Granted, I'm no relationship expert and I'm sorry if this sounds misogynist, but it really comes down to one thing: Girls date boys. Women date men. Kaling writes about the opposite sex as if dating "upward" of your maturity will bring you to their level via some type of osmosis. Regardless of looks, women don't date guys that can't hold down a job or live in their parents' basement, and in turn men seldom seek relationships with trixies that have made the pilgrimage to Bonnaroo six years running. Ultimately, the people you connect with best are usually on the same level of maturity as you are. I'm 27 and often find myself straddling that line, and I suppose I'm looking for a woman who seeks the same thing.

I've been taking improv classes for nearly 2 1/2 years now, and the female performers I have encountered and performed with have run the gamut between "girl" and "woman," and the disparity is not limited to age. The characters they play and the decisions they make onstage are greatly affected --almost to the point of transparency-- by their own personal goals and responsibilities. The 31-year-old married professional works well with the drifting 22-year-old college student, though they don't have much in common off-stage. The kids play kids, the grown-ups play grown-ups. Sometimes being the man or woman means being a complete ass, but it can also symbolize assertion and conduct. My advice relates to life and romance in unison: sometimes maturity is thrown upon but most often you grow into it, and that's nothing to freak out about.

Other TV-related notes:

+ Outside of SNL, I've barely had a chance to watch any new shows so far this season. Heck, I'm still catching up on episodes from last season, which is pathetic. Luckily, my roomie and I have similar tastes in TV shows, and he's been gracefully letting me borrow some of his DVDs. On a side note, I caught about five minutes of "Last Man Standing" last night and I wasn't that impressed.

+ As much as I like "Conan," for some odd reason Big Red and his cohorts have been missing something since they moved from New York to LA. Luckily, they spent a week of shows (that's all?) back in the Big Apple, and this nine-minute clip encompassed what somebody might call "classic Conan," right down to its usage of a beloved recurring character we once thought was lost to the ages.

+ Finally, belated congratulations to my former improv classmate Jason Andre Smith on his walk-on role as "the stupid new guy" in an episode of "Whitney" last month. Smitty moved to LA halfway through the iO program late last year, but I tip my hat for finding a TV gig so quickly.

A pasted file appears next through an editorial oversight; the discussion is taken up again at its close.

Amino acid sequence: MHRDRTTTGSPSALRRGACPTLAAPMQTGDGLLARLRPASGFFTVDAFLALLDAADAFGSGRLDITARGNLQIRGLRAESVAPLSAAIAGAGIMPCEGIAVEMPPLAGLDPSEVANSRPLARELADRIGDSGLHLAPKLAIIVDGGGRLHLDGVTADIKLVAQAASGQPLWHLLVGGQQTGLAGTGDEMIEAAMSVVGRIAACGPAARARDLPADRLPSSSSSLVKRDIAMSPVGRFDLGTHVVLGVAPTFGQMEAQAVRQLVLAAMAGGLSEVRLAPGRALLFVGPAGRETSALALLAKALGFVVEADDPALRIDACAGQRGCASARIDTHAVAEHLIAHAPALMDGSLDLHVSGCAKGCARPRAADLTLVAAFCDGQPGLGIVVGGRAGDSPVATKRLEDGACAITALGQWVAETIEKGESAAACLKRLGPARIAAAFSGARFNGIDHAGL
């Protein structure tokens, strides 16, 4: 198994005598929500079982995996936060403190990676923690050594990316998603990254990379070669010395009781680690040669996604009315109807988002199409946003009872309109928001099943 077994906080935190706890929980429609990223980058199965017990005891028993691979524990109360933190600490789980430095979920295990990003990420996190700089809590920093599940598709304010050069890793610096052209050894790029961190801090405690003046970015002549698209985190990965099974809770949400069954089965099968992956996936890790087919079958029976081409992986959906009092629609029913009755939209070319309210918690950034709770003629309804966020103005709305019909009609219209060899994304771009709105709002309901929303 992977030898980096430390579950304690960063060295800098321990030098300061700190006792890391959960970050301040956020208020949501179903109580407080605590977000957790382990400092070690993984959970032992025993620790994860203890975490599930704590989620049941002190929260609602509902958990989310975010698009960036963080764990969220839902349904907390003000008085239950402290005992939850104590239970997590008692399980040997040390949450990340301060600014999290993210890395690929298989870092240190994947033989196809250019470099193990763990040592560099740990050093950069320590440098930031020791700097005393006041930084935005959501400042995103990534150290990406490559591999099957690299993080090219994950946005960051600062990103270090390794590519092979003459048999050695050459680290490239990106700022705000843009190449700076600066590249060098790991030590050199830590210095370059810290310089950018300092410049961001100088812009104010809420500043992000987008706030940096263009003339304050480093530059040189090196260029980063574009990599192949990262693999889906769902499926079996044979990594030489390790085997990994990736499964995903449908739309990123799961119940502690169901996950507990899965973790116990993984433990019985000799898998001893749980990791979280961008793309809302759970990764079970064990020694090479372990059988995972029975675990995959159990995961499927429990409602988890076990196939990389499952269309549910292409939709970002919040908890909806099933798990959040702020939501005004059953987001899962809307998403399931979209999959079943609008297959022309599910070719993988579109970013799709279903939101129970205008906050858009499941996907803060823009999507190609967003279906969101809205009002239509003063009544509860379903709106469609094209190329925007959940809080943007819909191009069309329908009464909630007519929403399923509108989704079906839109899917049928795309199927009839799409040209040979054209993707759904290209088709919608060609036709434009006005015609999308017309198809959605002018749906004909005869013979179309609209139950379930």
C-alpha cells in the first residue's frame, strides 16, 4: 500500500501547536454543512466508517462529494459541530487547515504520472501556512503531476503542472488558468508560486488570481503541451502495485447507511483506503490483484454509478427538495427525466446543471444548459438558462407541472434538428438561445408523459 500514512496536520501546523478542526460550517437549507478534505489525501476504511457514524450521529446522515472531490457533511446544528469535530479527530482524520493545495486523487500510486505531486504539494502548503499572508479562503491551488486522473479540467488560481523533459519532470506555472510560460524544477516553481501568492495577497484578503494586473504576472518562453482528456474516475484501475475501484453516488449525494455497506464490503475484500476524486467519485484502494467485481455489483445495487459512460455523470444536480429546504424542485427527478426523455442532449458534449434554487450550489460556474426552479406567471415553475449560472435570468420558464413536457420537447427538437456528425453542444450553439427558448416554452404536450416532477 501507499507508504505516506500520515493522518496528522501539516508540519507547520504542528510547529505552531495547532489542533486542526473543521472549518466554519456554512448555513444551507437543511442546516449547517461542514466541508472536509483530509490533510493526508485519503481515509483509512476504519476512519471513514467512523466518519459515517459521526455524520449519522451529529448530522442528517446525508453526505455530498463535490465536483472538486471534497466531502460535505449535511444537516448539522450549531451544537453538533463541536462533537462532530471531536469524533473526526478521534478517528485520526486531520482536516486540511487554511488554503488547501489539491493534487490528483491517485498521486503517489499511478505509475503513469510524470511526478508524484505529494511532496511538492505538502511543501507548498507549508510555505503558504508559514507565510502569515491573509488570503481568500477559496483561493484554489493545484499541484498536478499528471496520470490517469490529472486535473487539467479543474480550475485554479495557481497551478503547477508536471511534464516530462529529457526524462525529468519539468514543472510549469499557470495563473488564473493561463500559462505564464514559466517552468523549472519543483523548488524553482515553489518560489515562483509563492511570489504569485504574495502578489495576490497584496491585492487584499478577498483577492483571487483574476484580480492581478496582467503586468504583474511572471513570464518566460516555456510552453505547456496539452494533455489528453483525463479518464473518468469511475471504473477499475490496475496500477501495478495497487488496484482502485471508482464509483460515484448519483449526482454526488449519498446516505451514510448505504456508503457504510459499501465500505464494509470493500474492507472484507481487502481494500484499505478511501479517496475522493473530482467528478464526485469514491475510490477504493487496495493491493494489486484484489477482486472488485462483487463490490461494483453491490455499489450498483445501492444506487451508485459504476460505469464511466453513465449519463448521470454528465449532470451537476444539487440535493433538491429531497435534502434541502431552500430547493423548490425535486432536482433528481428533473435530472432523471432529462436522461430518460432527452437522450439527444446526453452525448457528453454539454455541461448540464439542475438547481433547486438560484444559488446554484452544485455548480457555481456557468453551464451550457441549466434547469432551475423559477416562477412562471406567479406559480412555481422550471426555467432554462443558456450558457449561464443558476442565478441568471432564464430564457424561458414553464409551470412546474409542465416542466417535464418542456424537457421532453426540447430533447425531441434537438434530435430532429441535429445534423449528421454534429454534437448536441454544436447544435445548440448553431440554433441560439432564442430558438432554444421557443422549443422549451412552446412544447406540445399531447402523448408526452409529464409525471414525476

Tuesday, November 1, 2011

Random Notes, November 2011

This week seems like a better time than ever to catch up on various stories and tie up some loose ends:

+ Back in July I commented on the slow, painful death of Chicago radio as exemplified by the demise of the market's last modern-rock station. Since then, things have grown worse; as Chicago media gadfly Robert Feder blogged last week, a recent rash of layoffs marked the bloodiest week in local radio history. The mass media behemoth known as ClearChannel was the most egregious executioner, wiping out 11% of the entire company's payroll; nothing was safe from the big purge, from station managers all the way down to production assistants. This past Sunday marked 18 months since the unceremonious end of my last radio gig, and my heart goes out my brothers in the radio industry; it's beyond frustrating to watch a dream die like that, and in some ways I'm still recovering from the rejection.

+ Then in August, I blogged about the woebegone Lake County Fielders, an independent baseball team left for dead by its management and community. Two months after the fact, their painful story finally hit the mainstream media. When the Fielders' management couldn't financially justify air fare anymore, the Northern League was forced to rearrange the remaining schedule of the 2011 season, essentially excluding the boys in Zion. In turn, the Fielders spent a whole month playing home-and-home with a semi-pro club from central Wisconsin. No official word yet on whether the Fielders will live to see a third year, though it's looking quite doubtful.